PHILADELPHIA Smoking tobacco in a water pipe resulted in a different pattern of exposure to toxic substances and may result in a cancer risk profile that is different from that of cigarette smoking, according to data published in Cancer Epidemiology, Biomarkers & Prevention, a journal of the American Association for Cancer Research.
"Water-pipe smoking at 'hookah bars' has become popular with young people in the United States, and some believe that it is less harmful than cigarette smoking," said Peyton Jacob III, Ph.D., a University of California, San Francisco research chemist at San Francisco General Hospital and Trauma Center. "We report for the first time that toxicant exposures from water-pipe and cigarette smoking differed in pattern, with higher exposure to some toxicants like carbon monoxide and benzene in water-pipe smokers."
To compare the levels of exposure to various tobacco toxicants, Jacob and colleagues conducted a randomized study of 13 healthy volunteers, eight men and five women. All were experienced in smoking cigarettes and using water pipes. Because different individuals excrete different amounts of toxic chemicals even if they inhale the same amounts, the most straightforward way to compare exposures was to conduct a "cross-over" study, where the same person smoked cigarettes and a water pipe on different days, according to Jacob.
Volunteers either smoked cigarettes or a water pipe exclusively during the day for four days as inpatients at the San Francisco General Hospital. After a week or more each individual was readmitted to the hospital and switched to the other product for the next four days. On average, volunteers smoked three water-pipe sessions or 11 cigarettes per day. The researchers collected blood and urine samples before, during and at the end of each type of smoking session.
The researchers found that water-pipe smoking resulted in about half the amount of total nicotine measured in the blood during a 24-hour period compared with cigarette smoking. However, exposure to nicotine, albeit at lower levels, can sustain addiction, according to Jacob. On the other hand, the researchers found that while smoking a water pipe, the total amount of carbon monoxide in the breath measured during a 24-hour period was more than 2.5 times higher than while smoking cigarettes. Jacob explained that high carbon monoxide exposure increases the risk for acute events such as a heart attack, stroke or sudden death in people who have cardiovascular or lung diseases.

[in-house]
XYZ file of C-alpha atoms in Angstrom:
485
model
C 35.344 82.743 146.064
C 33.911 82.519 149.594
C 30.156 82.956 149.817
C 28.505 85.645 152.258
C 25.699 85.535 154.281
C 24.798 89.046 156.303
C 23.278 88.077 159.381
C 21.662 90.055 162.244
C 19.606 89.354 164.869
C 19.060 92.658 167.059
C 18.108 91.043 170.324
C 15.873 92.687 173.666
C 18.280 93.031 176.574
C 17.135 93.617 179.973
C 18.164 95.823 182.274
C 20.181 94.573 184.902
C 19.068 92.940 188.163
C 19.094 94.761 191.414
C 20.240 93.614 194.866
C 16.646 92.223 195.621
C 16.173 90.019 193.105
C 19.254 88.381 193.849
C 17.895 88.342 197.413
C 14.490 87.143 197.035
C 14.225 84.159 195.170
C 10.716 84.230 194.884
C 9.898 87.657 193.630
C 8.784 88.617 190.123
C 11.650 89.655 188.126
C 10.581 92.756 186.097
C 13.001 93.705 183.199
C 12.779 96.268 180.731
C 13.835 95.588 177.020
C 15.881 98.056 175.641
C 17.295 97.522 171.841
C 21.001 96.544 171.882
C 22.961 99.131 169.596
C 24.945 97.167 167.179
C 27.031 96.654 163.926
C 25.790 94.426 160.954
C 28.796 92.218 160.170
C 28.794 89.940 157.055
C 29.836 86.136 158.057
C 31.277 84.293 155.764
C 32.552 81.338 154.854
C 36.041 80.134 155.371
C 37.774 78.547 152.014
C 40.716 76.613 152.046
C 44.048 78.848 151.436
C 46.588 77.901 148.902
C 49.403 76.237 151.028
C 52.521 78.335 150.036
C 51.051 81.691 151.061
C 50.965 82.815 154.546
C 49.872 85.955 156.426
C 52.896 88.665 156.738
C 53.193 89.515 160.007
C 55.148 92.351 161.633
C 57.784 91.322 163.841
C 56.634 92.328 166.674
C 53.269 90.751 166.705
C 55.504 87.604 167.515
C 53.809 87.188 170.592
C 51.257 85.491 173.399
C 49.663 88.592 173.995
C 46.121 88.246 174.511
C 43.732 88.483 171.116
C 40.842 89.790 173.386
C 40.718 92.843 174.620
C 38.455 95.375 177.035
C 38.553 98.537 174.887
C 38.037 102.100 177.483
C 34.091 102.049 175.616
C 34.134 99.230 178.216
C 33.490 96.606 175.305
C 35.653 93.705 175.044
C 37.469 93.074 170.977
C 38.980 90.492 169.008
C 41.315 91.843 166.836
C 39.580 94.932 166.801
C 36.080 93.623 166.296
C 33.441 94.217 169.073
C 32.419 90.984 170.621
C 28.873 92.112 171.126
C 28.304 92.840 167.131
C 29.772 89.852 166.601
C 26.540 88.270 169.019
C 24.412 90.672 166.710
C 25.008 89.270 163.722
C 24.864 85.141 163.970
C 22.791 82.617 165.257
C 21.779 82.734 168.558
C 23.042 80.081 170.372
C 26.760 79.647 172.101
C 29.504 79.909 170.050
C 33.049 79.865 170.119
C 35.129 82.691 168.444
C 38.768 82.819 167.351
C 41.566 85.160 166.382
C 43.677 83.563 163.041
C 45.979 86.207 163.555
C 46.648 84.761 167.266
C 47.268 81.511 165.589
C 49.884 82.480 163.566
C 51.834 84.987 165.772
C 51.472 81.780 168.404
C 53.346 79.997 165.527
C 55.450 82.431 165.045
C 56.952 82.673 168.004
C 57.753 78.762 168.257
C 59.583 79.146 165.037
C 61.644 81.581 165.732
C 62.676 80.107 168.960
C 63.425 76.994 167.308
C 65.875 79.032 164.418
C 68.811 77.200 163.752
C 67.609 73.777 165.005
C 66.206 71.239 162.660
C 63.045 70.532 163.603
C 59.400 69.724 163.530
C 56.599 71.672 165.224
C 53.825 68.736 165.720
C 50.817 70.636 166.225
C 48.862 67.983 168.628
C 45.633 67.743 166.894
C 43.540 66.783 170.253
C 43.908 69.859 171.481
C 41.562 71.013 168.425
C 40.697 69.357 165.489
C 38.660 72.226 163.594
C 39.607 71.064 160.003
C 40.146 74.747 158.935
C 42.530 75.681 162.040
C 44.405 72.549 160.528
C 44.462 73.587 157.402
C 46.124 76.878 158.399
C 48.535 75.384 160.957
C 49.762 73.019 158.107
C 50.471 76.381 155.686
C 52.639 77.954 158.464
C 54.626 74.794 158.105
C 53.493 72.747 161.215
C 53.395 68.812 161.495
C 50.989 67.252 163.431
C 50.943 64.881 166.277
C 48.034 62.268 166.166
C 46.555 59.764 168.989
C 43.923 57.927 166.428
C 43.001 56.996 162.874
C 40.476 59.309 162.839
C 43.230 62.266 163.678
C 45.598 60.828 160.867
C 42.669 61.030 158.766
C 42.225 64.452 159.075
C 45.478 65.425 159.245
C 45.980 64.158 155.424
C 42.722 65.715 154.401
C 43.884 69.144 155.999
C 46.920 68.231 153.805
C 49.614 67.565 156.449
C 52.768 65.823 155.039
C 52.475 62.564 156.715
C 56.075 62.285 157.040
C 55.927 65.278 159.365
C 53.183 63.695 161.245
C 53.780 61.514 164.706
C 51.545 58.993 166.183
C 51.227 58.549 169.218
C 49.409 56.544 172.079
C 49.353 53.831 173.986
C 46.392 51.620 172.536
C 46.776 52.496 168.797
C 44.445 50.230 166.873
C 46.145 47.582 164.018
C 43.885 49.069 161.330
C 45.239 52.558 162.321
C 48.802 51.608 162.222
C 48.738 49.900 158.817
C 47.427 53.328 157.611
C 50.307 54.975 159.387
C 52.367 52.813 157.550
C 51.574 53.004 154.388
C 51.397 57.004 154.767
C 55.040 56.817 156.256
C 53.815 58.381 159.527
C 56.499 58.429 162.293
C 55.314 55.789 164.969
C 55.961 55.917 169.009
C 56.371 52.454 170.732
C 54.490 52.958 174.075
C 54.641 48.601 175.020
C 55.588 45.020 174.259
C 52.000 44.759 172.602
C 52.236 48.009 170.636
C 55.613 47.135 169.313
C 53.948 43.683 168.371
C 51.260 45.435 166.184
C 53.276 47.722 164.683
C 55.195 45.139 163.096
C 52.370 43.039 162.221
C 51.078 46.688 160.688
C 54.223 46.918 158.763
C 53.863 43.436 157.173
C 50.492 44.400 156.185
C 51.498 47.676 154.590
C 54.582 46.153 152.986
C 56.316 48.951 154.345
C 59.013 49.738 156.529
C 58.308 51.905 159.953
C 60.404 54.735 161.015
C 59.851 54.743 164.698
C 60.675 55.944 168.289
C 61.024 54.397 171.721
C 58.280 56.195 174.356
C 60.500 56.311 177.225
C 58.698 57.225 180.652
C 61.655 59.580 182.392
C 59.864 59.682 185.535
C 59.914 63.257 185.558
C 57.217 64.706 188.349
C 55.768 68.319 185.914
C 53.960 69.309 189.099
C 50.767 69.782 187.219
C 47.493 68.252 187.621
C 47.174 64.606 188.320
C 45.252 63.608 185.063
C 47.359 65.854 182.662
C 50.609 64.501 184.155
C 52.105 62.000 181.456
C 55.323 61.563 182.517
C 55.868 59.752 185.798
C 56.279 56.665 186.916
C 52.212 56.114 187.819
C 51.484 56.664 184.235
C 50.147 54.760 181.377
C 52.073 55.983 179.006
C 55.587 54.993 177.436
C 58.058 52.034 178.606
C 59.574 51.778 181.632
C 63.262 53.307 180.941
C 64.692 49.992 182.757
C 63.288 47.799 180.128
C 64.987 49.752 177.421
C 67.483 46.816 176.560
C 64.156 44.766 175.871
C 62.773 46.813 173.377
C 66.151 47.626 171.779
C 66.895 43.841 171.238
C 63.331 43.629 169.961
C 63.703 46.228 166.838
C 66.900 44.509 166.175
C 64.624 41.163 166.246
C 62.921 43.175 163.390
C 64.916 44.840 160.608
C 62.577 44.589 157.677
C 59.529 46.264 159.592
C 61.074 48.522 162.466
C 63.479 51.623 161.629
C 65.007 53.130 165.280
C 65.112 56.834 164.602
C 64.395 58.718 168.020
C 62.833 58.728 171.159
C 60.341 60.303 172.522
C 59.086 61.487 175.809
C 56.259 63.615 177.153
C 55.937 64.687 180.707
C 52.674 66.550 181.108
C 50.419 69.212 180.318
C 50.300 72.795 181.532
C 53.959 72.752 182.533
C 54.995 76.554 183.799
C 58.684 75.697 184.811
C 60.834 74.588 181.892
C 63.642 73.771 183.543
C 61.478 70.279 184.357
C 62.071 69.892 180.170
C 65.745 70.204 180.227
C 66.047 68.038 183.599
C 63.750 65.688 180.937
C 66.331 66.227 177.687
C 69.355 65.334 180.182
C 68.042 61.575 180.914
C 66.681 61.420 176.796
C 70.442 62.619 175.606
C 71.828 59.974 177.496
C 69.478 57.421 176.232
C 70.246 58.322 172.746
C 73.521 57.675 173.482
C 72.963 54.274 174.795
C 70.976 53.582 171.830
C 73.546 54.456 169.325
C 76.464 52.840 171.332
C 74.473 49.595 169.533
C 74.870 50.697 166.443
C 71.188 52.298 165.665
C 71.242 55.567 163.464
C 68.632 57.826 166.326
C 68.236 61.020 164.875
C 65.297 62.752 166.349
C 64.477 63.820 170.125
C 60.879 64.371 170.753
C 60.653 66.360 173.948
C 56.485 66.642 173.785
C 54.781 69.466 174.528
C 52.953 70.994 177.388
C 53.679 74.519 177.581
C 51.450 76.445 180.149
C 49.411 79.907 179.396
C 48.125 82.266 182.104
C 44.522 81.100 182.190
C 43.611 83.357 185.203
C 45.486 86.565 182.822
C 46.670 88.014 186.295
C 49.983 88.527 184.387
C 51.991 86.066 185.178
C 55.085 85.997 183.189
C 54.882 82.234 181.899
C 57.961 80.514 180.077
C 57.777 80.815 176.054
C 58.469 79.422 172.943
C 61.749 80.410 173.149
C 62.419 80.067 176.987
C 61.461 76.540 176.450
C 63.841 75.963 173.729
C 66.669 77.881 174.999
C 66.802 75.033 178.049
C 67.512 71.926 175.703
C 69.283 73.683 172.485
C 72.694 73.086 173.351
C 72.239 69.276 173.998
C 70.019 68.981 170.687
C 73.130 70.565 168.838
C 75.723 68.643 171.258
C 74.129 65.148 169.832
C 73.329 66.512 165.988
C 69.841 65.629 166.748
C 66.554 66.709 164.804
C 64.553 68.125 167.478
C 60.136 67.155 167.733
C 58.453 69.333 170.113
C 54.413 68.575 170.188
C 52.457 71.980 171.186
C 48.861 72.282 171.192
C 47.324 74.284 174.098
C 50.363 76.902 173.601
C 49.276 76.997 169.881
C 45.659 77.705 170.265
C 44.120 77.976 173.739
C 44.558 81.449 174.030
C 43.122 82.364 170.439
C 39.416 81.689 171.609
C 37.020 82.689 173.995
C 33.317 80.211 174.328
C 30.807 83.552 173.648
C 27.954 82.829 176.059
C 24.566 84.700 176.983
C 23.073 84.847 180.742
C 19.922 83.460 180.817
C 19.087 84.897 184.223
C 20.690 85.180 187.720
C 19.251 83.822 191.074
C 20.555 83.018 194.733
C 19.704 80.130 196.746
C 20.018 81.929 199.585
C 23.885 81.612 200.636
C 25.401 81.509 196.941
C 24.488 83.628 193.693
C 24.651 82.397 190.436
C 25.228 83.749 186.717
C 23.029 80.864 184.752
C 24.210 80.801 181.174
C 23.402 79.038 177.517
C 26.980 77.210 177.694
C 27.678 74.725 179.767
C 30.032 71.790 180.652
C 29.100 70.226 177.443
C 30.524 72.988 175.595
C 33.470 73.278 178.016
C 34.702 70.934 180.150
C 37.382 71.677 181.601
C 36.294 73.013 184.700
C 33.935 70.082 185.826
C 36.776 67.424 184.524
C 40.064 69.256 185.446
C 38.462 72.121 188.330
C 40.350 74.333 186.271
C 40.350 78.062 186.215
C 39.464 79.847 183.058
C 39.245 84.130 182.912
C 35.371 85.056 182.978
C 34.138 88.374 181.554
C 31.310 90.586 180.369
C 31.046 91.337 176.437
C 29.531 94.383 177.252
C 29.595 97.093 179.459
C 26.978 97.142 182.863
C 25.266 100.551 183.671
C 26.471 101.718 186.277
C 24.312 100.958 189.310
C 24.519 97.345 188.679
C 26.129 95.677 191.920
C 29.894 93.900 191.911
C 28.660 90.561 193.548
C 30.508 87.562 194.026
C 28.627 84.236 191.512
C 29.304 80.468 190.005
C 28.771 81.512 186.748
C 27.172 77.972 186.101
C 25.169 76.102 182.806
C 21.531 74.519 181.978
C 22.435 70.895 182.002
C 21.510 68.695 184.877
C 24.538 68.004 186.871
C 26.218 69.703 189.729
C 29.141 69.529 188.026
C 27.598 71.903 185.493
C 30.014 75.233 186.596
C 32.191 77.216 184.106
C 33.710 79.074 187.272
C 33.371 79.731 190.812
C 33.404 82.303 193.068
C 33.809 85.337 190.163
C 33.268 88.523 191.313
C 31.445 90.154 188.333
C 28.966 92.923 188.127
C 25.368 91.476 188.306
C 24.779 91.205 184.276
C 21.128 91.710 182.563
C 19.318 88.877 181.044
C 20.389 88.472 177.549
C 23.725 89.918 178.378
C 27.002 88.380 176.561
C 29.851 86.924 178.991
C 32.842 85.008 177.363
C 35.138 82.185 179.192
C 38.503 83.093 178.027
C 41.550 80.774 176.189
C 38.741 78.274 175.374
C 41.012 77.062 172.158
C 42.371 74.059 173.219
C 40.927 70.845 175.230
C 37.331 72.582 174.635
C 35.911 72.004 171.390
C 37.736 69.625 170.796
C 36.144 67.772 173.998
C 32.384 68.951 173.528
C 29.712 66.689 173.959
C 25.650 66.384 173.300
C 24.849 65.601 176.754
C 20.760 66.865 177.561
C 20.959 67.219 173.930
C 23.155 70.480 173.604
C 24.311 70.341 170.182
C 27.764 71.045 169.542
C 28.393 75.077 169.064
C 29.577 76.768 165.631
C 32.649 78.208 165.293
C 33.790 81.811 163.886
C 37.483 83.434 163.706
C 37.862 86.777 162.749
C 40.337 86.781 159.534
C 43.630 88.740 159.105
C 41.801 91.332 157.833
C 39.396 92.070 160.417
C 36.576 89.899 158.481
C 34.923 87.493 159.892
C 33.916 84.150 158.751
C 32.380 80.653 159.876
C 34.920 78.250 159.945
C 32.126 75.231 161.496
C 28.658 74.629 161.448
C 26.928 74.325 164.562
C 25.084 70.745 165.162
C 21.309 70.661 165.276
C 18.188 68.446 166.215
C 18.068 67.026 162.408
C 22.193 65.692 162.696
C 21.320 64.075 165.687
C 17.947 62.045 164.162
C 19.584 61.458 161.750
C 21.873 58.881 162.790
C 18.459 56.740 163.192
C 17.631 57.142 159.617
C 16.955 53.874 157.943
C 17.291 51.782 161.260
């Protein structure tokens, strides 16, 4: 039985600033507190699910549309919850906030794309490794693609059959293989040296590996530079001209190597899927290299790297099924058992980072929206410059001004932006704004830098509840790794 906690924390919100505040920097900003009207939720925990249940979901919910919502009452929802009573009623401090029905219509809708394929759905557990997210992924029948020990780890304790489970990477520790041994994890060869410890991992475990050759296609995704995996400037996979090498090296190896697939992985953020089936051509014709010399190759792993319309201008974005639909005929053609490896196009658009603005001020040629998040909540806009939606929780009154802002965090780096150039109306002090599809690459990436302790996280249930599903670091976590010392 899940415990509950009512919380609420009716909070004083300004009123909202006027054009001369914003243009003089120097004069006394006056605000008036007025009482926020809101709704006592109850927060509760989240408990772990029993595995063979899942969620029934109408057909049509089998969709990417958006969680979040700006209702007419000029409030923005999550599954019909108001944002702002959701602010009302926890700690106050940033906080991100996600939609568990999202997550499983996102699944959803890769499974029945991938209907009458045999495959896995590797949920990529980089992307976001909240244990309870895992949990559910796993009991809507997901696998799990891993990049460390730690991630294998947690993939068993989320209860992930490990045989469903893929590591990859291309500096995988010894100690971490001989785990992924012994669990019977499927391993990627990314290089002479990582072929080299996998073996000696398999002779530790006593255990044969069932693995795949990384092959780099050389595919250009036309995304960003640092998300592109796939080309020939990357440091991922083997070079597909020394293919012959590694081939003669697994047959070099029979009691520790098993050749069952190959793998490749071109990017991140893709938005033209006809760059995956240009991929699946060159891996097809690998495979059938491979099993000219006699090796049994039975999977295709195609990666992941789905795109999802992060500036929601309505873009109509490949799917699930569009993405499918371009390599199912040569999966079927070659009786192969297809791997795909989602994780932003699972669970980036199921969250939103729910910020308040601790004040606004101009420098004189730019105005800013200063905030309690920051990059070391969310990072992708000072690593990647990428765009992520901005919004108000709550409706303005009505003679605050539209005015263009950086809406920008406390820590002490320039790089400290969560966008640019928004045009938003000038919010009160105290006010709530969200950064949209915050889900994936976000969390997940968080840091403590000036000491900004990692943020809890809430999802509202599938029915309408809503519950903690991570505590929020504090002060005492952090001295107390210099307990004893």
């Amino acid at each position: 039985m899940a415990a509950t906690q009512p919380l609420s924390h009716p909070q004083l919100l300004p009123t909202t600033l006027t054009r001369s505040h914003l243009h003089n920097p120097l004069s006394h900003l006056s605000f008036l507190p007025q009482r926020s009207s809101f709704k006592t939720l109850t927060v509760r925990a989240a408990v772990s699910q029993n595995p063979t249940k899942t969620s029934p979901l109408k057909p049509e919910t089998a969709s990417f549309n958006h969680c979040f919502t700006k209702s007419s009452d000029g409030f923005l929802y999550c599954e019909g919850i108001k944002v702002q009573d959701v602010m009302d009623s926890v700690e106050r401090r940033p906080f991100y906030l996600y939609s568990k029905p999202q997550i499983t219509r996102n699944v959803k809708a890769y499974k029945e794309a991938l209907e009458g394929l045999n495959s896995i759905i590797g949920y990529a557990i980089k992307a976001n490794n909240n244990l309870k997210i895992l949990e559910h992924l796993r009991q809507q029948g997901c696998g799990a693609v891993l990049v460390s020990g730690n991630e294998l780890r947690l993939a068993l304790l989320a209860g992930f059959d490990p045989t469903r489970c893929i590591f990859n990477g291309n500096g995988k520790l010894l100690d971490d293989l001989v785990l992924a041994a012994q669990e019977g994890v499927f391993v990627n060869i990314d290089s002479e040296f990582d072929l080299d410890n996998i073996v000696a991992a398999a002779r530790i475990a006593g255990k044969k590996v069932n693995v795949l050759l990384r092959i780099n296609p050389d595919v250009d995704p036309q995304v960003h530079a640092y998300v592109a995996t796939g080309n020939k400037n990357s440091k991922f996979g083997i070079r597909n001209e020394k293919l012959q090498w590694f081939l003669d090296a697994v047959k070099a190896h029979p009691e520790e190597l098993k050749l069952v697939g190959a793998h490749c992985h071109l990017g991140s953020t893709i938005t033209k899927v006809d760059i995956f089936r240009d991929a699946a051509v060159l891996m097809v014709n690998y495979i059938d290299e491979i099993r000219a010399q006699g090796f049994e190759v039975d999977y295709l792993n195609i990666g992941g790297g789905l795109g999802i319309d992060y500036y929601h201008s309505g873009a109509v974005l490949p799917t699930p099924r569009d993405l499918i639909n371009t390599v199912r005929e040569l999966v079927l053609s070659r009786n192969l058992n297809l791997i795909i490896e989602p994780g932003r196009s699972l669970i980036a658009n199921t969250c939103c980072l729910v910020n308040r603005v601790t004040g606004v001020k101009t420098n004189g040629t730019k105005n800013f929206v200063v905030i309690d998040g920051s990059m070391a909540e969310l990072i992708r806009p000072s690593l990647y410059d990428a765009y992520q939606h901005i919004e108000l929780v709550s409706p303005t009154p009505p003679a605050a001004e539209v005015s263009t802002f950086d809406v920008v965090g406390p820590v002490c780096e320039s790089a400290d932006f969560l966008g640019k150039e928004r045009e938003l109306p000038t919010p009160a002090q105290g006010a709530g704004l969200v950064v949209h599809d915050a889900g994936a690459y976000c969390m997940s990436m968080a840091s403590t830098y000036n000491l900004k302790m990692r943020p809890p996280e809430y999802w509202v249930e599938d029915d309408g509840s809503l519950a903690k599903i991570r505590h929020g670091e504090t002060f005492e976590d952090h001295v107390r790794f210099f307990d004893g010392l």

In addition, the data indicated that exposure to benzene, a volatile organic compound, was considerably higher while smoking a water pipe: The researchers detected twice the amount of a metabolite of benzene in the urine of water-pipe smokers compared with that of cigarette smokers. Jacob warned that benzene exposure is a concern because it is known to cause leukemia in humans.
"People want to know if it is a lesser health risk if they switch from cigarettes to smoking a water pipe on a daily basis," said Jacob. "We found that water-pipe smoking is not a safe alternative to cigarette smoking, nor is it likely to be an effective harm reduction strategy."
The researchers acknowledge that while sharing water pipes in social settings, the exposure to toxic agents may be lesser, and they are conducting further research to ascertain this.
|Contact: Jeremy Moore|
American Association for Cancer Research